2 In the notice of deficiency respondent allowed petitioner a deduction of one-half of the calculated self-employment tax. This amount will also have to be adjusted under Rule 155 in view of the modification of the amount of self-employment income petitioner received.
3. Addition to Tax for Delinquency Petitioner did not file a 1994 Federal income tax return. His only reason for not filing the return was his own version of why he is not subject to the Internal Revenue Code. Section 6651(a)(1) imposes an addition to tax equal to 5 percent per month of the underpayment up to a maximum of 25 percent for untimely filed returns. This addition to tax is not imposed if there was reasonable cause for the failure to file. We hold that petitioner has not shown that there was reasonable cause for his failure to file a 1994 return and, therefore, he is liable for the addition to tax, which will be recomputed under Rule 155.
4. Addition to Tax for Failure to Make Estimated Income Tax Payments Petitioner failed to make estimated income tax payments in 1994. However petitioner did not earn income in 1993 and did not have any income tax liability for 1993. Respondent agreed that if petitioner did not have any income tax liability for 1993, the exemption under section 6654(e)(2) would apply and petitioner would not be liable for this addition to tax. Accordingly, we hold that petitioner is not liable for the addition to tax under section 6654(a).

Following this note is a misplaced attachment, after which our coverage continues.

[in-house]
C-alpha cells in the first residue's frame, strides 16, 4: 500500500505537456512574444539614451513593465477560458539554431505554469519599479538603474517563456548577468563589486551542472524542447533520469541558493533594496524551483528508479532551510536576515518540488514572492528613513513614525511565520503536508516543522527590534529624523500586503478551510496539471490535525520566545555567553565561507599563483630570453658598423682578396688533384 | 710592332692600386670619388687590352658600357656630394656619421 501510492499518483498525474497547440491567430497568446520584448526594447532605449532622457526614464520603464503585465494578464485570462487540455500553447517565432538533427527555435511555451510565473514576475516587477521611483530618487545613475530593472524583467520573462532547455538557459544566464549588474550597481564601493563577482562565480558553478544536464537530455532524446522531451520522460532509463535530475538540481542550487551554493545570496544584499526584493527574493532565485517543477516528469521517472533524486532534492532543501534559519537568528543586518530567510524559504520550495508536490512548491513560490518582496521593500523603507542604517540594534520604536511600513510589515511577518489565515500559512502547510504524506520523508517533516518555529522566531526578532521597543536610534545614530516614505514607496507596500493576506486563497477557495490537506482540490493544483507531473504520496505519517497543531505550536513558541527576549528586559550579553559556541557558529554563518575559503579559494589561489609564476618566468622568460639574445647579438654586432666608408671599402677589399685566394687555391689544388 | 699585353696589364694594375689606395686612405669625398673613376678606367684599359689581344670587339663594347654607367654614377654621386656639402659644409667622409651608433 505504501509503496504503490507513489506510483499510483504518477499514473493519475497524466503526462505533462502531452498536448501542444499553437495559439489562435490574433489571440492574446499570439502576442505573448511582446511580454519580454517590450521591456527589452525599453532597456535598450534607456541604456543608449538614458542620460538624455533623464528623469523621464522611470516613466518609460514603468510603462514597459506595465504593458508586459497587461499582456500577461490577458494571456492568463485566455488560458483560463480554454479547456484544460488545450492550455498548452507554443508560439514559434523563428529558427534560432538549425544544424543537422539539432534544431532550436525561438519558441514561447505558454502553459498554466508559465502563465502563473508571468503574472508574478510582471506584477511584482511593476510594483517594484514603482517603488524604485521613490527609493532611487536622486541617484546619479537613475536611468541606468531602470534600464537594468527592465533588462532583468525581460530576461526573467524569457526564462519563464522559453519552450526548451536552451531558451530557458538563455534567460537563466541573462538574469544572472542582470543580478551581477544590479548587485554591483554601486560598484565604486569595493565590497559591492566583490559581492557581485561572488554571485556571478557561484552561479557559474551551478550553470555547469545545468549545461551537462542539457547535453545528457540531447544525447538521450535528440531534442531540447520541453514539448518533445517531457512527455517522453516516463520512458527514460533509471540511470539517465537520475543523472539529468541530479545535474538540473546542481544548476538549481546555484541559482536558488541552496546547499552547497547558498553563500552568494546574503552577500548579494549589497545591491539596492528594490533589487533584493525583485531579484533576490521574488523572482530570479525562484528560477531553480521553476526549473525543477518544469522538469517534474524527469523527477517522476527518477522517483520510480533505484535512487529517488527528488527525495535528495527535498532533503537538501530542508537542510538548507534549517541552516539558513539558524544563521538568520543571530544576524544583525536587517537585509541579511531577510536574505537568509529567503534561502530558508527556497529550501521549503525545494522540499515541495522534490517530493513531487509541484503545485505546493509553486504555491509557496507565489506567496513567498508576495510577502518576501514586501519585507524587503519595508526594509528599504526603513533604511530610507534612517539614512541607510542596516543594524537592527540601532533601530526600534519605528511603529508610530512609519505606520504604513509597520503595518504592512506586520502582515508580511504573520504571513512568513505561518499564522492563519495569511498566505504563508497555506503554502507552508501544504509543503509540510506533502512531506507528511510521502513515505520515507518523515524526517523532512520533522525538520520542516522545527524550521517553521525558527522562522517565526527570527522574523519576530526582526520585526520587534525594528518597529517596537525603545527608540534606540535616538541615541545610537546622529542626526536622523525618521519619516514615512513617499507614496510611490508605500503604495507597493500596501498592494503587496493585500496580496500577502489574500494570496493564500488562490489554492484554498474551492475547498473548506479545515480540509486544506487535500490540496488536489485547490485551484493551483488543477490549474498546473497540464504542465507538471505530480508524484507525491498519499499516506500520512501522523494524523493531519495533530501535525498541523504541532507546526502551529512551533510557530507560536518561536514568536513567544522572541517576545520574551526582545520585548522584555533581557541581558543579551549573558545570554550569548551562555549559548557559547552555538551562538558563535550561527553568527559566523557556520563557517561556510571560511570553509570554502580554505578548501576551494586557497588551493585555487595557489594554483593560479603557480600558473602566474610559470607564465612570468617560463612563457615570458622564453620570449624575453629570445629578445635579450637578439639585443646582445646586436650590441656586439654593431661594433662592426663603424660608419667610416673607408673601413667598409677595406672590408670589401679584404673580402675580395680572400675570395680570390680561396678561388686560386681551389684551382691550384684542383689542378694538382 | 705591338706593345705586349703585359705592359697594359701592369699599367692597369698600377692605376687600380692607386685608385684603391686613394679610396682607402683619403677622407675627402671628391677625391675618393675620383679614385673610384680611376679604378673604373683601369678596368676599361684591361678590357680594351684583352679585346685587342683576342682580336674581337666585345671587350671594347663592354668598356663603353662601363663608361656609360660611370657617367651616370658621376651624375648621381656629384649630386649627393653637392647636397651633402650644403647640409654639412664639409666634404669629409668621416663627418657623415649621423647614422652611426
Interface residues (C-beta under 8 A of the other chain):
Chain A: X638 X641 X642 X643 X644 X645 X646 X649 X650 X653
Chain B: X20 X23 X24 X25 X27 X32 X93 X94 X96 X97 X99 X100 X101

5. Tax Protester Arguments
The bulk of this case ≈ the bulk of the pleadings, stipulation of facts, supplemental stipulation of facts, and petitioner's testimony relates to petitioner's version of why he is not liable for income tax under the Internal Revenue Code. We will not list petitioner's misguided arguments or attempt to refute them with copious citations, for to do so would grant them a status they do not deserve. Crain v. Commissioner [84-2 USTC ╤ 9721], 737 F.2d 1417 (5th Cir. 1984) Petitioner's arguments are timeworn tax protester arguments which have been rejected by the courts often enough.